Chestnut cookies with salt caramel filling and a wild splash of chocolate are not your grandma’s Christmas cookies. Definitely one you will defiantly want to pass down to your grandkids though!
I love being that grandma that makes cookies different from everyone else. Who doesn’t love hearing, “grandma you make the best food”!
Chestnuts are not the nut you will most often find in a cookie. You will agree they should be, because the flavor of a roasted chestnut is unlike any other nut we cook with.
I have made chestnut butter cookies before and often just dip an end in melted chocolate. Certainly a chocolate dipped cookie is festive enough on their own, but adding salted caramel between two cookies, made these the best I’ve ever had!
If you’ve ever been to NYC around Christmas time, the comforting smell of roasted nuts, particularly roasted chestnuts, fill the air.
I’m not sure where the tradition of roasting chestnuts at Christmas time came from. Perhaps the famous Nat King Cole’s song ‘Chestnuts Roasting On An Open Fire’, had something to do with it.
If you are Italian, you probably grew up with an abundance of chestnuts in a variety of recipes. Certainly by now, you have made my Sage and Chestnut Sauce.
In fact, in Italy there is a festival season for chestnuts that starts in October and runs through November.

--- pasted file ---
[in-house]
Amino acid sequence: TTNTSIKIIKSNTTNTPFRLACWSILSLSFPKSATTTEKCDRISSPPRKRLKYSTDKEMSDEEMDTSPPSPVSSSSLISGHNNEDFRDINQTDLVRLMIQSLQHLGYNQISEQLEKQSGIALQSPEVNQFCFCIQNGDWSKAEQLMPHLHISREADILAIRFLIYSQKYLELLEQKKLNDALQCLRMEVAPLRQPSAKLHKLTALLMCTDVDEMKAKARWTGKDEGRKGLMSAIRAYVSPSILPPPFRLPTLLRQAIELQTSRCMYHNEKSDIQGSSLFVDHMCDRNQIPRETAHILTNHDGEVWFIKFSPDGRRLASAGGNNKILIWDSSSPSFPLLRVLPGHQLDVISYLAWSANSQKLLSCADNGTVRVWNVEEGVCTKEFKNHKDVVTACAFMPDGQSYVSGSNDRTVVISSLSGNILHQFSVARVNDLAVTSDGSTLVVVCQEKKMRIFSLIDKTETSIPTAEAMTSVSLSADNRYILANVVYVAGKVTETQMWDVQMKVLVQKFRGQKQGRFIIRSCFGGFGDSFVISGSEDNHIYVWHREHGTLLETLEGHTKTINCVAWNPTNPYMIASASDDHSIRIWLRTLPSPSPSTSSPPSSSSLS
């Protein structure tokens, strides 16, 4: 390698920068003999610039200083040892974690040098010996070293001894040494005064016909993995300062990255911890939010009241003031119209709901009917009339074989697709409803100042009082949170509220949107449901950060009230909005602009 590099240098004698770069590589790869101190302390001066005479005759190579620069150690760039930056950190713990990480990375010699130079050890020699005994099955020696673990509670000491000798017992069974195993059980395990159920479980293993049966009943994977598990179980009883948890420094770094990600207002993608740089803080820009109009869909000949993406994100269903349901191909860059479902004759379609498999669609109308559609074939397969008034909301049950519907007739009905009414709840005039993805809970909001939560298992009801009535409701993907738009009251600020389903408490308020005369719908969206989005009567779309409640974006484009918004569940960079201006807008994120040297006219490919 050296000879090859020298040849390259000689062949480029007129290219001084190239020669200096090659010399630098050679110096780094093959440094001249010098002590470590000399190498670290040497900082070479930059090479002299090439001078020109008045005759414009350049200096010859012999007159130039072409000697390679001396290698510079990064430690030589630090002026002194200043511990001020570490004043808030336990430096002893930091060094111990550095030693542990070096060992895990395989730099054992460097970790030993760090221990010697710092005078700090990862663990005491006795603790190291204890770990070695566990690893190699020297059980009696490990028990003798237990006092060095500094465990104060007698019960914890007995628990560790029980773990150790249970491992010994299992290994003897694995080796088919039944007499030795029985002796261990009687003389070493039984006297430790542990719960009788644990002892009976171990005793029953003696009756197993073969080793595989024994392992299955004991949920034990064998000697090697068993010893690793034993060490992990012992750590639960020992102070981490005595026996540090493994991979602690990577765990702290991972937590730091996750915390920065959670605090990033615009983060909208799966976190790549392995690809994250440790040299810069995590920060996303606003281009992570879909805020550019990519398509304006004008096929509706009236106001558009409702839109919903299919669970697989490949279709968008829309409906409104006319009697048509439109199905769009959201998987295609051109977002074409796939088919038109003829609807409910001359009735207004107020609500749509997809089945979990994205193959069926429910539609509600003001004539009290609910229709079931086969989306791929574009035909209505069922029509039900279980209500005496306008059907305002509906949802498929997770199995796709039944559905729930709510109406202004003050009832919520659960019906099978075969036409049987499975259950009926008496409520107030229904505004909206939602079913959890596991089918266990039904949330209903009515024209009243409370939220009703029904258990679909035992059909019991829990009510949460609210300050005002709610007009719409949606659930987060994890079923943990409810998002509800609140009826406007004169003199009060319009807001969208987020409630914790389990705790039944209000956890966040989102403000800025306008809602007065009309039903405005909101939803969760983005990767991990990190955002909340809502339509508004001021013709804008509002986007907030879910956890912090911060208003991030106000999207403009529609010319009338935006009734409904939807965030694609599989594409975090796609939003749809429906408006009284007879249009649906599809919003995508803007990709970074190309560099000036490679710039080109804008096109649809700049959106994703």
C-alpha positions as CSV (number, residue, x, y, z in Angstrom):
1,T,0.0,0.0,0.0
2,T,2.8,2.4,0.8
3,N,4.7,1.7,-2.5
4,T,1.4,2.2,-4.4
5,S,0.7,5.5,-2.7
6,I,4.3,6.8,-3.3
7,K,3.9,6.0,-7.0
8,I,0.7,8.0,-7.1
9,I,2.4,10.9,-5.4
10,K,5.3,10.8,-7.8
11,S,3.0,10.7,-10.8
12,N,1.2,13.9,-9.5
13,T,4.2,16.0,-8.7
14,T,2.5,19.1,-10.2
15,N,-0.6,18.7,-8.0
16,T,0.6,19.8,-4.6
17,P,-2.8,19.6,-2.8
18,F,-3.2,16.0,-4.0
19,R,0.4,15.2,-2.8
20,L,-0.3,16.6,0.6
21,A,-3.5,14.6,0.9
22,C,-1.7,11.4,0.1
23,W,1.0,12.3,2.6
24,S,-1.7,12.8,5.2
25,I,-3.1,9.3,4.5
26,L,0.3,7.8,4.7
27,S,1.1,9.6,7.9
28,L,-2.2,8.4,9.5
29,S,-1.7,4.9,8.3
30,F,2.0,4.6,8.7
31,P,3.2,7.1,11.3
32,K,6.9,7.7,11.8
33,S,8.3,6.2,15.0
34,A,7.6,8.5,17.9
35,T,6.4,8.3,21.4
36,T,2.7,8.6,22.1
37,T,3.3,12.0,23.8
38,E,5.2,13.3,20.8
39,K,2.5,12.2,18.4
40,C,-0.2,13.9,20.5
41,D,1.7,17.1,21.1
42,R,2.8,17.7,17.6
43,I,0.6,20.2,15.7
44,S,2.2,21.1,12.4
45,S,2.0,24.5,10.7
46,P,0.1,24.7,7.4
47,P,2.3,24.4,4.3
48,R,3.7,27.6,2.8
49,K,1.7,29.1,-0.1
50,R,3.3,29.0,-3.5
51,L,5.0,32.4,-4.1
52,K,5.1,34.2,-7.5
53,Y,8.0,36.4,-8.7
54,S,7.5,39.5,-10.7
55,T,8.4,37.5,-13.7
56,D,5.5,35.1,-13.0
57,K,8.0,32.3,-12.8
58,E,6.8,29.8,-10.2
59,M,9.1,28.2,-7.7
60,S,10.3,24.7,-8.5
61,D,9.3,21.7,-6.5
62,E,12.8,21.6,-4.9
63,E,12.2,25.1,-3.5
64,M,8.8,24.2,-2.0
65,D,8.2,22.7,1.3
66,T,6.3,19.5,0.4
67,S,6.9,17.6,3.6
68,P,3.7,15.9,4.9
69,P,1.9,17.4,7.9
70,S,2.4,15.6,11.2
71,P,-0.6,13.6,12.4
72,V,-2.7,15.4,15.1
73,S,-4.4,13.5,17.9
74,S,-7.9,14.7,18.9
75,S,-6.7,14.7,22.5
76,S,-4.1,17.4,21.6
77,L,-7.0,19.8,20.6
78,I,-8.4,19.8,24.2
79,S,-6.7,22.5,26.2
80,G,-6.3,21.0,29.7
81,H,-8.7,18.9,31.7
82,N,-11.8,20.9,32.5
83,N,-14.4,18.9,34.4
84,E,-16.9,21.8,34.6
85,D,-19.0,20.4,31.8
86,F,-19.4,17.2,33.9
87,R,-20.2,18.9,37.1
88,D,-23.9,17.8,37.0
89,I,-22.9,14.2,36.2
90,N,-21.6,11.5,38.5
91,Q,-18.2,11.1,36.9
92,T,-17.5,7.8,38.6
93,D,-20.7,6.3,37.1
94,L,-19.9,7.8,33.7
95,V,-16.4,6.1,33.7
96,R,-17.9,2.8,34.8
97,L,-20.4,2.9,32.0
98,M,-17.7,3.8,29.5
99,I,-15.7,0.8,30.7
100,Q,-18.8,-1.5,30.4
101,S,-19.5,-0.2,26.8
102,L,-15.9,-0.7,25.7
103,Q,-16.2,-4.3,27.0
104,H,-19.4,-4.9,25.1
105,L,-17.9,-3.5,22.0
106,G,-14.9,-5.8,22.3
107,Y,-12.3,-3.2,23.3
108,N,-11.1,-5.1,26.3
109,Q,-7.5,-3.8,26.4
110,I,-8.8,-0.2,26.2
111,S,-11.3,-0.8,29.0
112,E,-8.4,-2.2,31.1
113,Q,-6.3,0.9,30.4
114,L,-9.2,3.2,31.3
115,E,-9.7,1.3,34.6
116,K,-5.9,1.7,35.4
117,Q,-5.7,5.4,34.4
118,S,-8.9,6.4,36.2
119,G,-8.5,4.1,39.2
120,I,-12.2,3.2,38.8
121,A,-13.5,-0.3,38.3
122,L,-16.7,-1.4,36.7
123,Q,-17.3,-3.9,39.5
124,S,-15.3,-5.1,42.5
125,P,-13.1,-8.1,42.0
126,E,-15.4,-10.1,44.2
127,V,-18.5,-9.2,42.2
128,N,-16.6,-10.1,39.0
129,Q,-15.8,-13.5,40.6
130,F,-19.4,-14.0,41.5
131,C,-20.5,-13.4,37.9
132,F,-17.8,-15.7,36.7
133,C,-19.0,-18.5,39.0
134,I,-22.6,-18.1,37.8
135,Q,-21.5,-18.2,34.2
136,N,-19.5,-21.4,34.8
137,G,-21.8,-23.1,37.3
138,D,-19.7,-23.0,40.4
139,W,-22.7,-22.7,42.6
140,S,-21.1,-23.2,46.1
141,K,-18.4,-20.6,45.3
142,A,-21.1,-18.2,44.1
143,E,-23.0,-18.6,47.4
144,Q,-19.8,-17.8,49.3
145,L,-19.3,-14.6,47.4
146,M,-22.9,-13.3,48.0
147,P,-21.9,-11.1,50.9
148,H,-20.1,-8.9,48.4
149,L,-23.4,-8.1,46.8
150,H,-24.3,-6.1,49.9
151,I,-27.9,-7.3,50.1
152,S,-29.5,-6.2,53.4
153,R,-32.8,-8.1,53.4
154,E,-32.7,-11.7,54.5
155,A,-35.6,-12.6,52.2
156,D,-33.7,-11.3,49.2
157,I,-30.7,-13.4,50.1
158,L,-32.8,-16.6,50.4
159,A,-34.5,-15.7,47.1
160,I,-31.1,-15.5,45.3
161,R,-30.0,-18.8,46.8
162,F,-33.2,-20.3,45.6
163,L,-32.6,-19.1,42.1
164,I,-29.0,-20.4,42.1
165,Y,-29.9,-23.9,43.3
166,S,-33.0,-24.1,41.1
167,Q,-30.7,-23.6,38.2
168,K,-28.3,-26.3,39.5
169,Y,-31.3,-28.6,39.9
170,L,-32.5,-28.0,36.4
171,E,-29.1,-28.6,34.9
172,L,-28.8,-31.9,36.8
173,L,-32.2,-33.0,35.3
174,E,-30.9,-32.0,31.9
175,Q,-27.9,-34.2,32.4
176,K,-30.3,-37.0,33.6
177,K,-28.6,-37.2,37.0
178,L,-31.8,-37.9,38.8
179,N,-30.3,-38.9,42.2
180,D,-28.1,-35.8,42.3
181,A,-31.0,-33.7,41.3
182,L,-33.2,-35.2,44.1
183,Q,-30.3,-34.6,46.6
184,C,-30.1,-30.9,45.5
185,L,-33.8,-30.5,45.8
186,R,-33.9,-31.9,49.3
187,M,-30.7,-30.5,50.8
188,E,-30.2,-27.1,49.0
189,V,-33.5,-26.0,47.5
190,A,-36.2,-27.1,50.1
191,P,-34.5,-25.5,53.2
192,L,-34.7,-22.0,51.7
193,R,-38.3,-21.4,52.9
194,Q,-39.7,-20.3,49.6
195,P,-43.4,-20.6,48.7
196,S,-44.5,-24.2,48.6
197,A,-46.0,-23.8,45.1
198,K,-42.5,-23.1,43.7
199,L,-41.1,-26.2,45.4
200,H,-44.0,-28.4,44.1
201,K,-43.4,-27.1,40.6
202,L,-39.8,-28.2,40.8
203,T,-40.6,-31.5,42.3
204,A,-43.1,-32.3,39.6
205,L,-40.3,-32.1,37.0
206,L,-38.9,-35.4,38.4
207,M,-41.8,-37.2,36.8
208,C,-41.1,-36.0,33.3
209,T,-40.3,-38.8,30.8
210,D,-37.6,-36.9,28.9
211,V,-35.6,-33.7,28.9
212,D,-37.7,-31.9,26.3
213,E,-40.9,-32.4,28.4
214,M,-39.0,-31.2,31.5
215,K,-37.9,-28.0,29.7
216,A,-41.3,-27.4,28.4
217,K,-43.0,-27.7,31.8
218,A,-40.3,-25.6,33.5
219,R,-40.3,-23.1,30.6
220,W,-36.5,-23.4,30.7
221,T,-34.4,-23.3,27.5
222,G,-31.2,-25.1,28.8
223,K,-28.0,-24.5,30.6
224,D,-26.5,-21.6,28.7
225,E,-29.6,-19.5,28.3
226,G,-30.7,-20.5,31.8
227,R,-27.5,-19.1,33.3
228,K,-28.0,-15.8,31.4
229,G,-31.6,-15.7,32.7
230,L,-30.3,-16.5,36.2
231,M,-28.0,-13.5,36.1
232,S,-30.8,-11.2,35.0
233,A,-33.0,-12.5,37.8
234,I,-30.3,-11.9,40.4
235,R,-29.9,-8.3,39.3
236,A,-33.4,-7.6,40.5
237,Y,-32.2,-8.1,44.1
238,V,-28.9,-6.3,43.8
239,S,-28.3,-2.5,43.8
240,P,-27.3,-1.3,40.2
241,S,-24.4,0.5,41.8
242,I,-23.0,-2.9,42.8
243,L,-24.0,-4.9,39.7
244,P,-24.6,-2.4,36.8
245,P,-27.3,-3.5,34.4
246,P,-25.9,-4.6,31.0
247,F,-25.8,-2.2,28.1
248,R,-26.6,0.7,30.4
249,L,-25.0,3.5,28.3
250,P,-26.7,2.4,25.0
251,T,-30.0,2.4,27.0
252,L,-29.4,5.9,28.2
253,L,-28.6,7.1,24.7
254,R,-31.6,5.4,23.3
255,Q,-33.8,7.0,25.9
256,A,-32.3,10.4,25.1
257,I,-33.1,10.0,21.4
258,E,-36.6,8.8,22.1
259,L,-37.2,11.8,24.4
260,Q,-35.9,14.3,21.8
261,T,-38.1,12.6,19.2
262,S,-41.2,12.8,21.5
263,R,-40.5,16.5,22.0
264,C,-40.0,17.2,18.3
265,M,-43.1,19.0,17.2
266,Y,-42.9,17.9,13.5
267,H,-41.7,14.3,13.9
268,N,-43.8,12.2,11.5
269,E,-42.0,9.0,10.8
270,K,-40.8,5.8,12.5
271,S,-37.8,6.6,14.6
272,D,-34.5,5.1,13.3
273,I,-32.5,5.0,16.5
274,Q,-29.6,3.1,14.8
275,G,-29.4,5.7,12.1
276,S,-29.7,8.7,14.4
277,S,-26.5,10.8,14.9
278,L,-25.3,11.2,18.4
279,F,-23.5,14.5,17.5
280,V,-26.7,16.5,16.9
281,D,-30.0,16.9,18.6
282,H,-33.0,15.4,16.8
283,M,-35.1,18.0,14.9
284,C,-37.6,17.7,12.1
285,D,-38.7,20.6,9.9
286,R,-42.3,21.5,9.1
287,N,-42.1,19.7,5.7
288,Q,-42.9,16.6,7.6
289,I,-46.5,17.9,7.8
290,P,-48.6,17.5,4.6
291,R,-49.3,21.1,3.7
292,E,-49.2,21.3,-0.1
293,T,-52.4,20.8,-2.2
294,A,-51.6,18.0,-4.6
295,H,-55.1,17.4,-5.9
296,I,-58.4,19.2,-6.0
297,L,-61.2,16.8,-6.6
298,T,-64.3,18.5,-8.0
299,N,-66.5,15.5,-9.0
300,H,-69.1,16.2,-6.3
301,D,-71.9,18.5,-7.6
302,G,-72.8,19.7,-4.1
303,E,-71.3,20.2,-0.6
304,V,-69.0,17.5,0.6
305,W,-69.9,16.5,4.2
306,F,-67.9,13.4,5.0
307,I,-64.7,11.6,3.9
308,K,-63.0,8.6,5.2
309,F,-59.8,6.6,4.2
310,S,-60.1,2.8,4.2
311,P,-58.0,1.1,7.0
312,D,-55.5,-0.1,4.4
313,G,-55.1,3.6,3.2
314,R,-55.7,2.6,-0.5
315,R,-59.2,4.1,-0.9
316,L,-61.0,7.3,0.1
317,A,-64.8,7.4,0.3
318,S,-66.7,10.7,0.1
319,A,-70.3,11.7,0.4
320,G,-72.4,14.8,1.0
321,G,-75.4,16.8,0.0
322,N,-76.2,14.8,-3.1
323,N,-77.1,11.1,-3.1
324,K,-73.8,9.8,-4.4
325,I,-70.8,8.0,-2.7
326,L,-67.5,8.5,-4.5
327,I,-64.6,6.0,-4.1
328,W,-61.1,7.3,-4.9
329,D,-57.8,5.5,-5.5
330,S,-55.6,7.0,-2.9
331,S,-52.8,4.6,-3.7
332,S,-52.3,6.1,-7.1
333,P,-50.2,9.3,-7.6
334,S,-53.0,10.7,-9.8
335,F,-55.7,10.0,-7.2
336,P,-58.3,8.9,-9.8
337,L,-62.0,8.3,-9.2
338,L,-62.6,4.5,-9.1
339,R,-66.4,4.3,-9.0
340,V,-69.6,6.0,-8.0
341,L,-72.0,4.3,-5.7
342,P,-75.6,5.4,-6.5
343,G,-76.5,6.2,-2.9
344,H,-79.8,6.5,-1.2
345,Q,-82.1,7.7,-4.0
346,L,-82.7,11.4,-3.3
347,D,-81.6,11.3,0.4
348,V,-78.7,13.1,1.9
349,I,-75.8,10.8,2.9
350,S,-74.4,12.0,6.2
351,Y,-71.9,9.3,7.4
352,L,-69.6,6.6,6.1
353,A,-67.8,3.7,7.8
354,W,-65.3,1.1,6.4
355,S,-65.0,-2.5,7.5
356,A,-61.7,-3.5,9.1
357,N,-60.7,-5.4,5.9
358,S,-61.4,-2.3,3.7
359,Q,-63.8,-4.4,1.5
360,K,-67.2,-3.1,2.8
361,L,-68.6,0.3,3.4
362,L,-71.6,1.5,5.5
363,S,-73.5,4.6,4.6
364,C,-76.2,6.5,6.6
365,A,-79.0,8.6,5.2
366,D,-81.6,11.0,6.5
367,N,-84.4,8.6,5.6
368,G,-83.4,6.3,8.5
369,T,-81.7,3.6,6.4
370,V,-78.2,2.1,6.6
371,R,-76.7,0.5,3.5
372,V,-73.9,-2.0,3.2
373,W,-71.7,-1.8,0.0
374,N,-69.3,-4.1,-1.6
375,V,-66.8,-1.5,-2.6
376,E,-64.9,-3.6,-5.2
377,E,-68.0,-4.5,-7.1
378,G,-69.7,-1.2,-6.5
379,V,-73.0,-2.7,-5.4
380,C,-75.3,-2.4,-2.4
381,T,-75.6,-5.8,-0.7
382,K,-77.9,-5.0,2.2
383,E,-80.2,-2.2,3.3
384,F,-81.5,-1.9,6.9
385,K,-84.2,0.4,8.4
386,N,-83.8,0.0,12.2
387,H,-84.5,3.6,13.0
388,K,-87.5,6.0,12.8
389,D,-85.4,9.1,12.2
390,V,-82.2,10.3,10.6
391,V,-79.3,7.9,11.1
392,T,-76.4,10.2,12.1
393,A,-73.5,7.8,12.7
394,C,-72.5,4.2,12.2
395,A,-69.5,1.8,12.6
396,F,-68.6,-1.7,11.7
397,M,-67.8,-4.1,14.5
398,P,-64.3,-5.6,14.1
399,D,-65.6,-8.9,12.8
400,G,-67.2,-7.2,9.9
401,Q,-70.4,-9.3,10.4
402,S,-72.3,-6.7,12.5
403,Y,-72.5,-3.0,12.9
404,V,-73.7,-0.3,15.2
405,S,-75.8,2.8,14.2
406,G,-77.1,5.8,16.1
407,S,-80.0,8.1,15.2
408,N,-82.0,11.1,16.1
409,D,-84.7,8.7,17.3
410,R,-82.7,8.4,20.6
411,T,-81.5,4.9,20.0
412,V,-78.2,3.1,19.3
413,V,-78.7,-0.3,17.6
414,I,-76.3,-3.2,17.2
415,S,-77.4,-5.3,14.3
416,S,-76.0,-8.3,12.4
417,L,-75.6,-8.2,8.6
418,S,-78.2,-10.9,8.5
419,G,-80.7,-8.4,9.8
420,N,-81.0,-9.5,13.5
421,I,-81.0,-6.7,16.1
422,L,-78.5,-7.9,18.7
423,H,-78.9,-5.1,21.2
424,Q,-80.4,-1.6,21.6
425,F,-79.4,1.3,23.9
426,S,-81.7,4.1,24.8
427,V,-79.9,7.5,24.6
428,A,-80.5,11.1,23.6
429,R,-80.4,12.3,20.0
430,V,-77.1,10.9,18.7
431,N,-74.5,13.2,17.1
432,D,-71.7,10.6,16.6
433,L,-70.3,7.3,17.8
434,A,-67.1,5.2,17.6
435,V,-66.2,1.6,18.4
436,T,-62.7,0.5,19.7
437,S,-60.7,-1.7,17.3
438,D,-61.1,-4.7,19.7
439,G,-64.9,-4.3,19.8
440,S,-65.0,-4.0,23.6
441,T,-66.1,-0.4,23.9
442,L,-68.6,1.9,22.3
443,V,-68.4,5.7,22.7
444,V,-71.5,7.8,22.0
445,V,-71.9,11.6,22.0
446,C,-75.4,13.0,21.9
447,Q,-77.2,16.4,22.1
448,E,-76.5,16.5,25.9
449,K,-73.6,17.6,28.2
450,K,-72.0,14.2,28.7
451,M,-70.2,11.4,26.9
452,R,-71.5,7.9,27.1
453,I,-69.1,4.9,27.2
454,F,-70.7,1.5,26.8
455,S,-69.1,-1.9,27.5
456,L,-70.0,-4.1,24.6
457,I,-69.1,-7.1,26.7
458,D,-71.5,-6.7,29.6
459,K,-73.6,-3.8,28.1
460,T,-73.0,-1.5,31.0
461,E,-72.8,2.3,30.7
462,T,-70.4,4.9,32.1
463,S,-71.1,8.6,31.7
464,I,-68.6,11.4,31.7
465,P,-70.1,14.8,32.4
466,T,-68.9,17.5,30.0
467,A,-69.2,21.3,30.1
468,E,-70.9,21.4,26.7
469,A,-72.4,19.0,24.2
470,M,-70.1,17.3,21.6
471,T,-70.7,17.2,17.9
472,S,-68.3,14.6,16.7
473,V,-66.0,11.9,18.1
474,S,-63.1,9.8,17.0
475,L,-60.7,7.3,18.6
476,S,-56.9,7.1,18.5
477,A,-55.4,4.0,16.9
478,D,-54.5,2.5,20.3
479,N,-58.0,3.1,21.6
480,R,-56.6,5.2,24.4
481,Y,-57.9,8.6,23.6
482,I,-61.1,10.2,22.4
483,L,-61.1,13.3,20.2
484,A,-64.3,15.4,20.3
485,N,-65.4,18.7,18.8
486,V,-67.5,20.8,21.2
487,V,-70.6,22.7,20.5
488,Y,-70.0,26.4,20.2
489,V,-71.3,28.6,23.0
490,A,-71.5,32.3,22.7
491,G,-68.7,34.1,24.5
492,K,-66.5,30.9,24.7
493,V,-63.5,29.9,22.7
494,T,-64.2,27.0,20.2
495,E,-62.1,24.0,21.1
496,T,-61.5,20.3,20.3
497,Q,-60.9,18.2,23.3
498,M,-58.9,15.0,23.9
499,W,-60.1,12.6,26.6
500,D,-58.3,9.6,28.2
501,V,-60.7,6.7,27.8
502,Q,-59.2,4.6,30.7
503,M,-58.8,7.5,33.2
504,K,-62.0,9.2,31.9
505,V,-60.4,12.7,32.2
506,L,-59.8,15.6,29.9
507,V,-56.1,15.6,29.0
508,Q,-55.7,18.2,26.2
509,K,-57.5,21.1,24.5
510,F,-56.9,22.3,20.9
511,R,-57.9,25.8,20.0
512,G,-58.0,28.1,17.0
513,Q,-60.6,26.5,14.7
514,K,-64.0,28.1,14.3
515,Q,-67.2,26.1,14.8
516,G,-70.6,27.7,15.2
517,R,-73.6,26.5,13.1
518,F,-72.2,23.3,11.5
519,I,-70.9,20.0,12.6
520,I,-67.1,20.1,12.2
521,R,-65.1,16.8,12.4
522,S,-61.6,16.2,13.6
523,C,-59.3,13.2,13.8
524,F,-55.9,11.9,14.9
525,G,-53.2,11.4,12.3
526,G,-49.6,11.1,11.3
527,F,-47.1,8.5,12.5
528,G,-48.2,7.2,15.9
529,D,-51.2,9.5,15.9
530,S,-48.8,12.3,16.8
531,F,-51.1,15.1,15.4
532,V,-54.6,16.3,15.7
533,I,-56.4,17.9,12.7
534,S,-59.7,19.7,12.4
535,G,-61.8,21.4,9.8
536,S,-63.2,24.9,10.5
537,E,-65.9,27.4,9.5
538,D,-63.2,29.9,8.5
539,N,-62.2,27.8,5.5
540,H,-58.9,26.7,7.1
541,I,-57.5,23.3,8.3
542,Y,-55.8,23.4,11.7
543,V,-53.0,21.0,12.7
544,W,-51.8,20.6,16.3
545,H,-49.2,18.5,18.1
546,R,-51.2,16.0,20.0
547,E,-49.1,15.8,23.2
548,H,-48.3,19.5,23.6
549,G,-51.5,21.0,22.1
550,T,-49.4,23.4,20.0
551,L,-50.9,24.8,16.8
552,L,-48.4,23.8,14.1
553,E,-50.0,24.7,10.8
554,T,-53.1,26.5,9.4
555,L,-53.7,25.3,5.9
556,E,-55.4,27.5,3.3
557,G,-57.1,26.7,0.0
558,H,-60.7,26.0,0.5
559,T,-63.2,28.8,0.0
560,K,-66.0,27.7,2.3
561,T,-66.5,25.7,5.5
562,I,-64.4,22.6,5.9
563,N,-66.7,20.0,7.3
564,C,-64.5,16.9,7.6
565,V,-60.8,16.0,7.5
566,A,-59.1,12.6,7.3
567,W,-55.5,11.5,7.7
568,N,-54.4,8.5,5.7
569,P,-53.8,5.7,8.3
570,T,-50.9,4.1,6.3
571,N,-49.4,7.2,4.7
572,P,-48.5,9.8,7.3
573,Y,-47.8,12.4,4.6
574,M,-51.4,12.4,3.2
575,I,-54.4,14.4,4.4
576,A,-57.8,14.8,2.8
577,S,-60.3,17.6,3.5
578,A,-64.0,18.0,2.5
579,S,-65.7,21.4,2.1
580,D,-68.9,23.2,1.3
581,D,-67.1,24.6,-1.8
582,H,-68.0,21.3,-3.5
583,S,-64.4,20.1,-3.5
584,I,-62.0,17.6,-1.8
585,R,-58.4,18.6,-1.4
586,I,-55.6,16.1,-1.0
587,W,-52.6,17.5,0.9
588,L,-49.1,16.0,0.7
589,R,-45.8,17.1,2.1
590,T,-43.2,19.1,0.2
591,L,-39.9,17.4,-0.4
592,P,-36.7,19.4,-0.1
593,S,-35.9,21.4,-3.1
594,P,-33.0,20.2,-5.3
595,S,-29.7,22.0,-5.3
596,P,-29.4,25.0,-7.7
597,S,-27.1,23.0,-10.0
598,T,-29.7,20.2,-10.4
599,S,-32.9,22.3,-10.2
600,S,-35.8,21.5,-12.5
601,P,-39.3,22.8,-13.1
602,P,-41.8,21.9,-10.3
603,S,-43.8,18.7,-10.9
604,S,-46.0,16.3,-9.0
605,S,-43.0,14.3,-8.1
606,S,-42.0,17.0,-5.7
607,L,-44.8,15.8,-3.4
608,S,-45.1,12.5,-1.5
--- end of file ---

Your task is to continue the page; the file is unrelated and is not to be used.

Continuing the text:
If you know nothing about this divine nut, you are in for a treat. Not only is the nut itself, very meaty and somewhat soft, but they are loaded with nutrients.
It is said that chestnuts are great for digestive health and stabilizing blood sugar levels, but also great for brain function and better skin. During the holiday season, I need better brain function (whew, exhausting)!
Who ever decided that coarse grains of sea salt and caramelized melted sugar should go together, was Brilliant!
Well, of course it was a French pastry chef back in the 70’s that first made the fusion of caramel and sea salt.
In fact, once he knew he had created something amazing, he patented his creation. From there, Haagen Daz and Starbucks jumped on board; Salt Caramel everything became the rage.
Other Uses Of Salt Caramel
While salt caramel is so good on sweets, such as those fun Caramel Popcorn Balls we love at Halloween, or a lovely autumn Salt Caramel Apple Muffin, it’s even better when incorporated into chili, savory sauces for meat!
Fleur de sel, literally “flower of salt”, is the finest and most delicate of salts. Adding this delicate salt to these salt caramel cookies will, of course, make them feel all the more special, but a coarse sea salt will work just fine too.
Something you will hear me say often when I am creating a dessert recipe is the need to add salt to a sweet dish.